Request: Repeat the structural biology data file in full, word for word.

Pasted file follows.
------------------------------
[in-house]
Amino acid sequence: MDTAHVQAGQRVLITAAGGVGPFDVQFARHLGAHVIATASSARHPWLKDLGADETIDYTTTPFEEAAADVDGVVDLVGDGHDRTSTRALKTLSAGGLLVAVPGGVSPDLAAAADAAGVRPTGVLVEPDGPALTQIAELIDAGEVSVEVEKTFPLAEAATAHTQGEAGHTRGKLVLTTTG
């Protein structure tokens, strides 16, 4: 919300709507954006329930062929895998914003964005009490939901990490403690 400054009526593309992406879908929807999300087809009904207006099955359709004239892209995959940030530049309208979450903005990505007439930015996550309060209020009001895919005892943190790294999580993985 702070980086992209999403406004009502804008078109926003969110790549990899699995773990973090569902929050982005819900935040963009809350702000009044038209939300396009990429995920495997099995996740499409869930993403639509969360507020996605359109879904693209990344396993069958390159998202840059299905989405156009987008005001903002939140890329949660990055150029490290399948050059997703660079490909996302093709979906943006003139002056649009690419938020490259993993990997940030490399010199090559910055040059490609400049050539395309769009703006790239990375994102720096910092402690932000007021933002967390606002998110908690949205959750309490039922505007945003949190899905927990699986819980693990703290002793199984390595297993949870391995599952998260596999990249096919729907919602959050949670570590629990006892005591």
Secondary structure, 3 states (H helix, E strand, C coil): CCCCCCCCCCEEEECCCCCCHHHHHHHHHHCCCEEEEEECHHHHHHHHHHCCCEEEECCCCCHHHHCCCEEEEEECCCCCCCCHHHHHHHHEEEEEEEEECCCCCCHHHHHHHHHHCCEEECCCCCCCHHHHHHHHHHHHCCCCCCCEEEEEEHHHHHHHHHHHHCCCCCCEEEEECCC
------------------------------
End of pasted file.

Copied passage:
[in-house]
Amino acid sequence: MDTAHVQAGQRVLITAAGGVGPFDVQFARHLGAHVIATASSARHPWLKDLGADETIDYTTTPFEEAAADVDGVVDLVGDGHDRTSTRALKTLSAGGLLVAVPGGVSPDLAAAADAAGVRPTGVLVEPDGPALTQIAELIDAGEVSVEVEKTFPLAEAATAHTQGEAGHTRGKLVLTTTG
């Protein structure tokens, strides 16, 4: 919300709507954006329930062929895998914003964005009490939901990490403690 400054009526593309992406879908929807999300087809009904207006099955359709004239892209995959940030530049309208979450903005990505007439930015996550309060209020009001895919005892943190790294999580993985 702070980086992209999403406004009502804008078109926003969110790549990899699995773990973090569902929050982005819900935040963009809350702000009044038209939300396009990429995920495997099995996740499409869930993403639509969360507020996605359109879904693209990344396993069958390159998202840059299905989405156009987008005001903002939140890329949660990055150029490290399948050059997703660079490909996302093709979906943006003139002056649009690419938020490259993993990997940030490399010199090559910055040059490609400049050539395309769009703006790239990375994102720096910092402690932000007021933002967390606002998110908690949205959750309490039922505007945003949190899905927990699986819980693990703290002793199984390595297993949870391995599952998260596999990249096919729907919602959050949670570590629990006892005591």
Secondary structure, 3 states (H helix, E strand, C coil): CCCCCCCCCCEEEECCCCCCHHHHHHHHHHCCCEEEEEECHHHHHHHHHHCCCEEEECCCCCHHHHCCCEEEEEECCCCCCCCHHHHHHHHEEEEEEEEECCCCCCHHHHHHHHHHCCEEECCCCCCCHHHHHHHHHHHHCCCCCCCEEEEEEHHHHHHHHHHHHCCCCCCEEEEECCC